With that in mind, we propose a simplified view of Customer 360 for SMBs, with the specific aim of keeping the architecture streamlined and easy to maintain and evolve.
What does this look like in practice? As depicted, the data lake built with AWS Lake Formation and Amazon S3 forms the heart of the architecture. Lake Formation integrates seamlessly with AWS Glue and Amazon AppFlow to provide granular data access policies through a simple grant and revoke permissions model.
For insights, inferences, and predictions, the data from the data lake is fed to Amazon Personalize and Amazon Athena. Amazon Personalize predicts user engagement based on domain-based or customizable recommendation models. Athena can provide analytical insights based on the data lake.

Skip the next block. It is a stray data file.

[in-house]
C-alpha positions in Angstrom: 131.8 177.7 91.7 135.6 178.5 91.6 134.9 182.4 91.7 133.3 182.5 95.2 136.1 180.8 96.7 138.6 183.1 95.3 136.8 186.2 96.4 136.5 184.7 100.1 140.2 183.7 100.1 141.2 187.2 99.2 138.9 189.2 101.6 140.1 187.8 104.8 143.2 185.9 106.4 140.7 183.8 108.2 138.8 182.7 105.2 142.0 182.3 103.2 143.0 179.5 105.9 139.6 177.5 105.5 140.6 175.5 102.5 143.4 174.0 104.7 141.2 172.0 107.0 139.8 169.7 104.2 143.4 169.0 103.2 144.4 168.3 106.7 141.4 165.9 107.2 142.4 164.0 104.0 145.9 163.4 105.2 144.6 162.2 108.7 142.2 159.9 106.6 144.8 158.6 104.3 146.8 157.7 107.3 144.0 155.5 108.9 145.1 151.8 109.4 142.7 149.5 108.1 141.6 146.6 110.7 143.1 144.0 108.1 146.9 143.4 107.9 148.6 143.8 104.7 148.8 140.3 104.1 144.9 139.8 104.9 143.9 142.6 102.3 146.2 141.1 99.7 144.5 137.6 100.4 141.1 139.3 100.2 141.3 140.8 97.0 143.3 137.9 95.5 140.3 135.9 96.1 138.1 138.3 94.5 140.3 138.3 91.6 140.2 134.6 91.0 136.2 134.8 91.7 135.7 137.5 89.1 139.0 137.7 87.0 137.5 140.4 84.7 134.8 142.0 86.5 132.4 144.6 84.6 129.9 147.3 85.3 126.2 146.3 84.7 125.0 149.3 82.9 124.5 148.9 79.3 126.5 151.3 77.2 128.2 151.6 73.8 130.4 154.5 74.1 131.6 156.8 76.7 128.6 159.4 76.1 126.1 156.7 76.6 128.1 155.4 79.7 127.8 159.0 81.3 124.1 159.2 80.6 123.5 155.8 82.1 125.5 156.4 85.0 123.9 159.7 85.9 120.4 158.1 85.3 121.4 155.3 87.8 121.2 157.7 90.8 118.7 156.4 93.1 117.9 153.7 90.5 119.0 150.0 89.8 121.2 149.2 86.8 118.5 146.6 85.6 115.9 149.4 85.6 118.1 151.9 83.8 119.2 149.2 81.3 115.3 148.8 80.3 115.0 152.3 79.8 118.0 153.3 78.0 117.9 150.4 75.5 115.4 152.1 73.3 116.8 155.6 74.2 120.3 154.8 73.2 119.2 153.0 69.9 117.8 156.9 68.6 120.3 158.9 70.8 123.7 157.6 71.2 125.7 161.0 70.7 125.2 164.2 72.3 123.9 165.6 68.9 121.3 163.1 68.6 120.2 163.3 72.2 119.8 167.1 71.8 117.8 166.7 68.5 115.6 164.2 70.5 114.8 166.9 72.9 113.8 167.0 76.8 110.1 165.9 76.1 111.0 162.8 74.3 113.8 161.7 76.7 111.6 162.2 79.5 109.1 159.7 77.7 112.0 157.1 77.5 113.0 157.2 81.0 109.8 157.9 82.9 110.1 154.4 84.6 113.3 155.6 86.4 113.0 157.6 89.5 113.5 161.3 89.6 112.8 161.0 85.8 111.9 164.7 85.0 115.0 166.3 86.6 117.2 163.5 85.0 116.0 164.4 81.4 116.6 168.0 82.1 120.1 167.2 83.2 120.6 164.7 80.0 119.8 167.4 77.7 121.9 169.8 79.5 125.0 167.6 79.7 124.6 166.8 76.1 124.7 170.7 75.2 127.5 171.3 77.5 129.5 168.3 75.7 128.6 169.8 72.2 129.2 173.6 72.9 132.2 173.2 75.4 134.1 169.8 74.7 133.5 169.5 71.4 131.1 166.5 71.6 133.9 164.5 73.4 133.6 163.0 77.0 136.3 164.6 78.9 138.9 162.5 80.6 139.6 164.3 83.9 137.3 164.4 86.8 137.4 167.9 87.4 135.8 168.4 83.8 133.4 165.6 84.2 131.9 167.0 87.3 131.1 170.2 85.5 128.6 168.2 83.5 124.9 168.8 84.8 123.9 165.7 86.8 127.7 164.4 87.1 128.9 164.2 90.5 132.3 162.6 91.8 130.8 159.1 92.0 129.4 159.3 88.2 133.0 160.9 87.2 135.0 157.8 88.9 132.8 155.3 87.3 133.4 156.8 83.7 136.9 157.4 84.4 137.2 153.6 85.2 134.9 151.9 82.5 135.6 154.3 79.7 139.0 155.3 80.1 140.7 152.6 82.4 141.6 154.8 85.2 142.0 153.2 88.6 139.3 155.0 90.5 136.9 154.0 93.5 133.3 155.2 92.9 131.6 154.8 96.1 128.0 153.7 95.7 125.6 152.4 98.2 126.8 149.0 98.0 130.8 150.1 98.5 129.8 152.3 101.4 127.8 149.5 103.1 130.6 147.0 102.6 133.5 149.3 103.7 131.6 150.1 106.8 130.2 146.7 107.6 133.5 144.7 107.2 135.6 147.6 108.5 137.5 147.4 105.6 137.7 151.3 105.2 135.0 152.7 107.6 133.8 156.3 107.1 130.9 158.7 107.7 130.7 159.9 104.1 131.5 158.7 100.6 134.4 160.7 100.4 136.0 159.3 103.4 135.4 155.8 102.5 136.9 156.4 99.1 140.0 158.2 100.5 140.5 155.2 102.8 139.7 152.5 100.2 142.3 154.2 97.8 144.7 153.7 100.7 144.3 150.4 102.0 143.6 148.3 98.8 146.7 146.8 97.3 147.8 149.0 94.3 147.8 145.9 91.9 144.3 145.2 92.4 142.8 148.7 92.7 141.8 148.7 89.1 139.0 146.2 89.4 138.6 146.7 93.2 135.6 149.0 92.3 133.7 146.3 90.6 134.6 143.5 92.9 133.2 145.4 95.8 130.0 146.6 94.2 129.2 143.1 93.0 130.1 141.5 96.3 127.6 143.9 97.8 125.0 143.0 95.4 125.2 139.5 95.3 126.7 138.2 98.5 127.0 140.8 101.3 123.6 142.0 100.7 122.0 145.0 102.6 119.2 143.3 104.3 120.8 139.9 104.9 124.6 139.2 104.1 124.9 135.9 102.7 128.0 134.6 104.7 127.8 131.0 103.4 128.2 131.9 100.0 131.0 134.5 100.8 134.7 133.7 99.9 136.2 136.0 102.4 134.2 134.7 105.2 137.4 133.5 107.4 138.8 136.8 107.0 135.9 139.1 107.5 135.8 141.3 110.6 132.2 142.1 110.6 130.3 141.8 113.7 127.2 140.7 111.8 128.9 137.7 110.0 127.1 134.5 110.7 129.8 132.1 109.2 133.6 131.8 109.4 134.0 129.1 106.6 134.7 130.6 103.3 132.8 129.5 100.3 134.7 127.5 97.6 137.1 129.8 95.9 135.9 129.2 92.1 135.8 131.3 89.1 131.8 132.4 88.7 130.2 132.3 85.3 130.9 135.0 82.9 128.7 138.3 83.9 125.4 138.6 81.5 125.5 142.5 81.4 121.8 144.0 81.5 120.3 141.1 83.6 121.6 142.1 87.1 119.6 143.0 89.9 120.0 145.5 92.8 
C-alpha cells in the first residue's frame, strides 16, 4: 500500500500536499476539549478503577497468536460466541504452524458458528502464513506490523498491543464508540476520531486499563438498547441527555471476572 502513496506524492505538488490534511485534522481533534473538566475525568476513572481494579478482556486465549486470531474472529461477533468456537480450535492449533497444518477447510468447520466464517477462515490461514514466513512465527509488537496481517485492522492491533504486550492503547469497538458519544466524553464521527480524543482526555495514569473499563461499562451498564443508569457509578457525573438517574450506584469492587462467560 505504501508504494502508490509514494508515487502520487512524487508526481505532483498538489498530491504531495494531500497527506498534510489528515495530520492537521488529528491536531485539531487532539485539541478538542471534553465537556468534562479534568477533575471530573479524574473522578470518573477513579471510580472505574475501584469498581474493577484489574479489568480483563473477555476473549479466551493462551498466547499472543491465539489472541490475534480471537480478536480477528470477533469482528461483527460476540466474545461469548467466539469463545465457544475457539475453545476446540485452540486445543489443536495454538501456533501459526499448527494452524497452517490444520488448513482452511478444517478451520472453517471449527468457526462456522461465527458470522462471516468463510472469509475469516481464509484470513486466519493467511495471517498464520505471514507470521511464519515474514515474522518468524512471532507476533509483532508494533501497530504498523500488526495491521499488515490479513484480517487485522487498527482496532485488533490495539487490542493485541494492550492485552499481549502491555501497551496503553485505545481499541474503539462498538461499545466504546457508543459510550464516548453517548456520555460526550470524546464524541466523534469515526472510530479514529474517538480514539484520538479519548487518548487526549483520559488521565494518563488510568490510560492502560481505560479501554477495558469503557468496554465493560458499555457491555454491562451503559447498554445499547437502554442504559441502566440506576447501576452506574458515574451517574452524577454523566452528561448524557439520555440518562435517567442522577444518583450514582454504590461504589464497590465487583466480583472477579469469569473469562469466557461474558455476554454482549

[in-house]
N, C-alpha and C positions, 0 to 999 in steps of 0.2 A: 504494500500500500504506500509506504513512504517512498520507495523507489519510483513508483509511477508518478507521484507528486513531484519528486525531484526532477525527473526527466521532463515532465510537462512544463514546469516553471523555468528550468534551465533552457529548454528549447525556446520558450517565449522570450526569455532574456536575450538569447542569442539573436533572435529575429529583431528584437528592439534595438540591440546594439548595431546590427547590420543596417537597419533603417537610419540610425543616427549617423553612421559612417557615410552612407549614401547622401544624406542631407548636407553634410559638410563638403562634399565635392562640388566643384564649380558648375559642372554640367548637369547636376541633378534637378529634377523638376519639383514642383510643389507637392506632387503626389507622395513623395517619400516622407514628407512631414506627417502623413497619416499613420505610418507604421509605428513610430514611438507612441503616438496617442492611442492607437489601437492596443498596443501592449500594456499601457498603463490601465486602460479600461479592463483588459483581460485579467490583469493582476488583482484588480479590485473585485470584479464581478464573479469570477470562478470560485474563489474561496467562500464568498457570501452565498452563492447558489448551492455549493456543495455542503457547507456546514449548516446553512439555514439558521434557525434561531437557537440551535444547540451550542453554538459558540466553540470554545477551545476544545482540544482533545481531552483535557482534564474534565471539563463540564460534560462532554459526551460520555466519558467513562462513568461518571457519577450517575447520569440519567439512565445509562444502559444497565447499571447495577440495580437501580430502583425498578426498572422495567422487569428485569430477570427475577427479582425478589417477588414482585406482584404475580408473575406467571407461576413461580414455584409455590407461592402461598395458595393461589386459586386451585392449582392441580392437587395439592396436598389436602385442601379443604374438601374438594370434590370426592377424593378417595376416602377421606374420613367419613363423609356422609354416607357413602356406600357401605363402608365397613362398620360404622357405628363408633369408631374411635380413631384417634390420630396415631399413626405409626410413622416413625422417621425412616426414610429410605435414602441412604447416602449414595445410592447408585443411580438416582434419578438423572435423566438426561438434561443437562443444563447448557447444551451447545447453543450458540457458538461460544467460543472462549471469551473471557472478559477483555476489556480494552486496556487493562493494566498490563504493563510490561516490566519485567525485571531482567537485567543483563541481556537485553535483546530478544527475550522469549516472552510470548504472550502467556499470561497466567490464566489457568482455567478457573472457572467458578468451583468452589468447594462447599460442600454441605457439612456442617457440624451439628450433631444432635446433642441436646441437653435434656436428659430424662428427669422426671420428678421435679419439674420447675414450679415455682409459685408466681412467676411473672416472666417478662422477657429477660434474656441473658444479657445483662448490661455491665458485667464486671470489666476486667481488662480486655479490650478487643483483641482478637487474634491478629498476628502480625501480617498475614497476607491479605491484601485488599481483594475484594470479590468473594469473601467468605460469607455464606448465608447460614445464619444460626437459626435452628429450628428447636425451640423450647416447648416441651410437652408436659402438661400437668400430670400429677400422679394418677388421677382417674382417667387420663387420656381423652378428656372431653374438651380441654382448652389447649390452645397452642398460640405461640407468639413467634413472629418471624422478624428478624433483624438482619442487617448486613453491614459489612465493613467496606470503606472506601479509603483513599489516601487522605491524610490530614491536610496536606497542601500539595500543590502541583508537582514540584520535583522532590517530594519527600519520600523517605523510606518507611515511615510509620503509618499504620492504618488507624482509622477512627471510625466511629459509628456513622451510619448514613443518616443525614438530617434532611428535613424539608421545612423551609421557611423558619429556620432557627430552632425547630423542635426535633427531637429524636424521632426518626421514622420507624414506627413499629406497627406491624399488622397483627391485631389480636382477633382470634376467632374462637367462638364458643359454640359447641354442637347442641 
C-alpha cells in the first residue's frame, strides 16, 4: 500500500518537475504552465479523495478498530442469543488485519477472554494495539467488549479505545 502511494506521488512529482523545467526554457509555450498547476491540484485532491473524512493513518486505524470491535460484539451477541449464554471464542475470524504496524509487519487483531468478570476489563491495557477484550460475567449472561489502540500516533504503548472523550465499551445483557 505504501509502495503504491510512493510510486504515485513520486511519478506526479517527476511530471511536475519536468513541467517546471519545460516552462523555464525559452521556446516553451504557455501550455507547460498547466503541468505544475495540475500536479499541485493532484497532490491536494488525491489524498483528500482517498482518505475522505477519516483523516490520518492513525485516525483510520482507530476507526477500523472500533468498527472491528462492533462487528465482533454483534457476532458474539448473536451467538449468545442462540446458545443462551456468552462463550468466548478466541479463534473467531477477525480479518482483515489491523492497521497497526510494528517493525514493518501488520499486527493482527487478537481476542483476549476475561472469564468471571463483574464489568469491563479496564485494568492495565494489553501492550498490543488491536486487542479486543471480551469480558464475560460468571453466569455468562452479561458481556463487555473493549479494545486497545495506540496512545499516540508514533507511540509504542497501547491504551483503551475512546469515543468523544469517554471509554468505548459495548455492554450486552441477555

To start, we recommend SMBs focus on the inputs and outputs of the platform, ensuring they have ingested the appropriate data, and integrated with the required customer experience journeys. From there, you can iterate on and enrich the data to create useful insights. Each section can be evolved to add more services as business data grows and IT architecture matures.
To build a customer intelligence solution that delivers on the business benefits, SMBs should favor simplicity over exhaustiveness and accuracy over precision. The architecture diagram is deliberately structured in vertical swim lanes, with specific concerns. This allows businesses to attack the challenges in bite-sized chunks. Businesses should consider the below in order of priority:
- Customer journey data sources
- Integration and transformation
- Storage and access control
- Insights, prediction, and inferences
- Real-time communication